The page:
Erik: Joining me next is Jesse Felder, editor and publisher of The Felder Report, one of the most popular newsletters, as well as the occasional Felder Report podcast, which is also extremely popular with listeners.
Jesse, thanks so much for joining us. I’ve got a lot I want to cover. First of all, listeners, Jesse put a great slide deck together for us. The download link is in your Research Roundup email. We’re going to start with that. Then there is also a blog post to discuss, also linked in your Research Roundup email.
Jesse, let’s start with this chart deck. As I go to Chart 2, I notice that you’re talking about some popular concepts: dot com bubble, housing bubble, and then everything bubble. I love the metaphor. It feels good.
But I want you to be really specific with me. What are you talking about, “everything bubble?” Exactly what do you mean? Because dot-com bubble and housing bubble – everybody knew exactly what that meant.
Why is it an everything bubble? And what is causing there to be a price inflation bubble in so many different asset classes all at once?
Erik: Joining me next on the program is Martin Armstrong, founder of Armstrong Economics.
Martin, I’ve really got to hand it to you. Last time we had you on the program, a little more than a year ago, the S&P was at 2,385.
And, to summarize approximately what you said: You could easily make the argument that we’re already way overvalued on a fundamental basis. But it doesn’t matter. The market could easily double from here.
And, of course, as much as everybody was calling for a crash at that point, your words were proven quite prescient. It was all uphill from there.
Now we’ve had a few hiccups. Are we finally at the point where, maybe, we’re running out of steam? Or do you think that we’re going to get past this correction and continue to move higher?
Dave, thanks so much for being with us on the program. Listeners, we’ve got a great slide deck that Dave put together a few months ago. This is dated from March, but it is every bit as relevant today as the day that it was published in March of 2018. You’ll find the download link in your Research Roundup email and I strongly encourage you to download it as we’ll be referring to it throughout this interview.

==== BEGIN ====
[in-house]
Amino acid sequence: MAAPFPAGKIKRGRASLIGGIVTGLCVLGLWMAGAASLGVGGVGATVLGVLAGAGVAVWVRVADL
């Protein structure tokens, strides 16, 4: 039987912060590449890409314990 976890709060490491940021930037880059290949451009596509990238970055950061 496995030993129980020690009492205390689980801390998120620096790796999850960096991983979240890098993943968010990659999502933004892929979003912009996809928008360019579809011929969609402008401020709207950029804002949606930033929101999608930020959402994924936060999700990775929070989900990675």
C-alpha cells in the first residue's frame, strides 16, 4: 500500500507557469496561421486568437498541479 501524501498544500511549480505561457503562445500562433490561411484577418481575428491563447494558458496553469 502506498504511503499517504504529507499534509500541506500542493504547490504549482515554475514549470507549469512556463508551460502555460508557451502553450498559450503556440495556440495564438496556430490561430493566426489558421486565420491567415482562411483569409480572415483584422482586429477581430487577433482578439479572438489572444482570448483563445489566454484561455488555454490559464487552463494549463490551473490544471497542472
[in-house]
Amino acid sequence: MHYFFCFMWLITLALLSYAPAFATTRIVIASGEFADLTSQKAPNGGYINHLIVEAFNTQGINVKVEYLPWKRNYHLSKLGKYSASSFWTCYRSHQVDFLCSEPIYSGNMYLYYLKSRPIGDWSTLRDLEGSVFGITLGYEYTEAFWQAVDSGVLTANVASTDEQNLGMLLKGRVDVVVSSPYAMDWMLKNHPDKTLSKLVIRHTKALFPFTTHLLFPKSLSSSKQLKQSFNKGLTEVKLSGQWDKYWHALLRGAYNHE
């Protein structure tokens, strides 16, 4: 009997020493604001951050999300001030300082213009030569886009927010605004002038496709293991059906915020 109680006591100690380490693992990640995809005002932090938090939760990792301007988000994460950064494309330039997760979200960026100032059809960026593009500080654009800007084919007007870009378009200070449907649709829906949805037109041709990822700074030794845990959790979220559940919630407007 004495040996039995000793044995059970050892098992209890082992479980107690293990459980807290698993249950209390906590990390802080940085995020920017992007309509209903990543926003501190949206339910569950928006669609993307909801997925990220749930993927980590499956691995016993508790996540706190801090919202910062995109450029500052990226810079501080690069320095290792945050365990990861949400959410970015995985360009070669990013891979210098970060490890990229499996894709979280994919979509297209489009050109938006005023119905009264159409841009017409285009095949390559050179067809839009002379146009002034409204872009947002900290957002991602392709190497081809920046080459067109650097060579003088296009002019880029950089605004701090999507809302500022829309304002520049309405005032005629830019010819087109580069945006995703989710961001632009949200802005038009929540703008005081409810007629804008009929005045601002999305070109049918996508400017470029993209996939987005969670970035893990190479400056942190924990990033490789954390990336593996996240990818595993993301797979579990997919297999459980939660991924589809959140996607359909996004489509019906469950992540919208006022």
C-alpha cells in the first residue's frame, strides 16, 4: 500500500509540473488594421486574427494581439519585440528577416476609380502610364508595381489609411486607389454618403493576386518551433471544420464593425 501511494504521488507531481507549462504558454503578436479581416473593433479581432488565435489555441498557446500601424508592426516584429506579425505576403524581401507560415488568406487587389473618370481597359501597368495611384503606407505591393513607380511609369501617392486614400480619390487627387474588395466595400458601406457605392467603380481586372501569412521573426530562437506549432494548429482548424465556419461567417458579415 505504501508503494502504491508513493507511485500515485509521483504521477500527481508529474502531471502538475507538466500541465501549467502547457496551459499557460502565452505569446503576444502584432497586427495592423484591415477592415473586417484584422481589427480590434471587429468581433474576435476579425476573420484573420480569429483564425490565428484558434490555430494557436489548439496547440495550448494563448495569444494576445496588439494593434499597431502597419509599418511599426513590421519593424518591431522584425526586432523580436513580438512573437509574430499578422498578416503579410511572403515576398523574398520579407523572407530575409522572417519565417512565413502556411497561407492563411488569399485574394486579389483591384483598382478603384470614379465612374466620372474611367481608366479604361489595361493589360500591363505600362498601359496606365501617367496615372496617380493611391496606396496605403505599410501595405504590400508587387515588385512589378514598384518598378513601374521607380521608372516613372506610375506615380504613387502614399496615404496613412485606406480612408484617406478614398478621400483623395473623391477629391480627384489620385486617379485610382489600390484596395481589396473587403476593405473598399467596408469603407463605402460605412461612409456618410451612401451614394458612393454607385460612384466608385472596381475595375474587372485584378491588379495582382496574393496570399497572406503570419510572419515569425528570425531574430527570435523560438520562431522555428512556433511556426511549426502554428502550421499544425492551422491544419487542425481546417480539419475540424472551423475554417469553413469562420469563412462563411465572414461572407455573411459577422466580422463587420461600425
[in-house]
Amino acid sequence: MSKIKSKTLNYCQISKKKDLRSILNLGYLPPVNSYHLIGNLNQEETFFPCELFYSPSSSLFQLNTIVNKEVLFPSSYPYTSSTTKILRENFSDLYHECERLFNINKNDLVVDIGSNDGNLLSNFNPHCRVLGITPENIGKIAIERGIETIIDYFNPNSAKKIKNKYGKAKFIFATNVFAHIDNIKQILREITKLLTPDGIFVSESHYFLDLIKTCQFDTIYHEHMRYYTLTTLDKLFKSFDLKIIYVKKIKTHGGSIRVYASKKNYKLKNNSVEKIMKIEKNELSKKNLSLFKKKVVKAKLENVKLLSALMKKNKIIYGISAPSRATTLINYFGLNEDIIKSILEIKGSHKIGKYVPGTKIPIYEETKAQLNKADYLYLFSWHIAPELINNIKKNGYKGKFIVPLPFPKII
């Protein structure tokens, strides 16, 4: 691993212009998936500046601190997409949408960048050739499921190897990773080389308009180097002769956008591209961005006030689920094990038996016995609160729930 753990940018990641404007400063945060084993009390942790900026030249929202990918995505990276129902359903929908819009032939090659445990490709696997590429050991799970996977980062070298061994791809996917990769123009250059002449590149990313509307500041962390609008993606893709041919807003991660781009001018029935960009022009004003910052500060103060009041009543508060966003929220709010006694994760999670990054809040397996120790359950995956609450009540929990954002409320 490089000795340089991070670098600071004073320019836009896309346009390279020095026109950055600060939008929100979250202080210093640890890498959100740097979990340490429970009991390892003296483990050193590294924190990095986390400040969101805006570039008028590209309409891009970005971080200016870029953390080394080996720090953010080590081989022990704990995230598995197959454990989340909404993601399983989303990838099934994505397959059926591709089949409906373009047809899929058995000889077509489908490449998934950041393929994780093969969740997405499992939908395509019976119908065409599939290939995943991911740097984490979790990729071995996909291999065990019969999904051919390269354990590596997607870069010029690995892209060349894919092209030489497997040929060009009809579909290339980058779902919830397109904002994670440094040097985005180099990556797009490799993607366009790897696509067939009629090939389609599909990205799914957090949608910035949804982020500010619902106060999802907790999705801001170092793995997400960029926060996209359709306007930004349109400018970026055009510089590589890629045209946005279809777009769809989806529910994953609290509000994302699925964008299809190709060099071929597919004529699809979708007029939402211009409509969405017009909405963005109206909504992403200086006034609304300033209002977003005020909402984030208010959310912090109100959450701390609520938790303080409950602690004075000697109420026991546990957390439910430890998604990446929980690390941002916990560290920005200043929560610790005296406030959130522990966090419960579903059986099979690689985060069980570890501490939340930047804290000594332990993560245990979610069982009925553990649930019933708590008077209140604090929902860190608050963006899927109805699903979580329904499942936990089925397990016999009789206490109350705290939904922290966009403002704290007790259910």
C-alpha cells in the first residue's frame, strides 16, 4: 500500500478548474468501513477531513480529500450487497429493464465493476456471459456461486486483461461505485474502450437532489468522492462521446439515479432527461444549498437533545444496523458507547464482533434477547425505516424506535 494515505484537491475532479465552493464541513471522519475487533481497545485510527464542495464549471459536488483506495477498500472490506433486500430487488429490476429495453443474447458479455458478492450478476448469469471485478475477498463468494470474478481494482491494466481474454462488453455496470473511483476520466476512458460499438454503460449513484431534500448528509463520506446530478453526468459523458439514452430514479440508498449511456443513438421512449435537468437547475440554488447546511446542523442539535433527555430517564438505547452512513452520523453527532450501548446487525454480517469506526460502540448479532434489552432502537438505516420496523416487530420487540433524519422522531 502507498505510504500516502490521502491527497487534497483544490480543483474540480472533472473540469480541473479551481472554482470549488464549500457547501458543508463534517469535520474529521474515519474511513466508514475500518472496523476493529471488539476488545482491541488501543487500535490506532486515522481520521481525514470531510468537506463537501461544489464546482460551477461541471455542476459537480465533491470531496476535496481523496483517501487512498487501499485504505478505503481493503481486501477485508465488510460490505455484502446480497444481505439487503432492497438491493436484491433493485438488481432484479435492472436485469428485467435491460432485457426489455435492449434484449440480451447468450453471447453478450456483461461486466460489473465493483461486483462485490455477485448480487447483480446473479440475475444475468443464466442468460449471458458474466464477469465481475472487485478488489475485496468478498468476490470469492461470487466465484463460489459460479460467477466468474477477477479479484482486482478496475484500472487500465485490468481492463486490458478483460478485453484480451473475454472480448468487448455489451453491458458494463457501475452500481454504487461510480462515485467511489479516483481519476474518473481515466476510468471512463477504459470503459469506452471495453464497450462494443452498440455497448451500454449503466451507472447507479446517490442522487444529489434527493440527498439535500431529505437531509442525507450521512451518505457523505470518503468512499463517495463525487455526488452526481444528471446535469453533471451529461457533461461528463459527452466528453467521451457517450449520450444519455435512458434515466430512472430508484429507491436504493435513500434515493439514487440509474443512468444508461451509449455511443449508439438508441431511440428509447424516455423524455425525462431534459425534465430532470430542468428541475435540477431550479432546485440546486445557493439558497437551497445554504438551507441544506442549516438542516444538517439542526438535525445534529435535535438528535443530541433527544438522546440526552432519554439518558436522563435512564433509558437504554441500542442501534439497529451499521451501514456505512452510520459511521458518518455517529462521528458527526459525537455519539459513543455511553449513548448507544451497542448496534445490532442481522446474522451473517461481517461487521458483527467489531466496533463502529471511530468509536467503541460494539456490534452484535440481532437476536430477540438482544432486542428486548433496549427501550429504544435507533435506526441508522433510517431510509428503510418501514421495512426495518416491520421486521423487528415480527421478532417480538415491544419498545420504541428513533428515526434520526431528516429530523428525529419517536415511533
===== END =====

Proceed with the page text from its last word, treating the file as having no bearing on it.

Dave, the first few slides you’ve got here – you’ve done such a brilliant job as always at getting together some of the smartest people in the industry and quotes from – all kind of on the same theme, which is we should be pretty much coming to an end of this cycle.
But I was particularly caught by Jeremy Grantham’s comment on Slide 3 where he says this thing ought to be over but, on the other hand, as a historian, there’s also the possibility that we’re just going to see a great big blow off or melt-up phase at the end of this bull market. And he’s saying the potential of maybe another 60% surge up before it’s finally over.
So where does that bring us? This was a few months ago. What’s the current update on your outlook on the market? Are we looking at maybe that last hurrah? Or is this cycle finally ending?
Pippa, I want to start with the trade wars. China. Obviously, you are well-known as a geopolitical analyst, having served as an advisor to several US presidents. So tell us about your perspective.
Is Donald Trump bluffing with [President] Xi about this trade war stuff? Is this all part of the “art of the deal” stuff? Are we really at the risk that appears to exist of a major trade war breaking out that could cause, as some people think, a meltdown in the stock market?
What’s the real story here? And what are the various actors up to? What’s their real intention?
Erik: Joining me now is Chris Cook, former director of the International Petroleum Exchange (IPE) and now a senior research fellow at the Institute for Strategy Resilience & Security at University College London, as well as an independent energy consultant.
Chris, the reason I’ve been keen to get you on the show is that you come from a very different perspective than most of our guests, who approach the finance industry from a background of knowledge of economics. As a former regulator, you are an expert on how cheaters cheat and how manipulators manipulate.
With that background and a particular focus on those kinds of things going on in energy markets, you’re able to draw from that experience as a regulator of one of the biggest energy markets in the world when you were with IPE. So I’d like to dive into the current situation in WTI as well as the much bigger picture of what’s going on with oil markets.
But, before we do, since your background is so interesting, please give us a little bit of color on what you learned about markets from your experience as a regulator and how that experience colors the way that you think about markets today.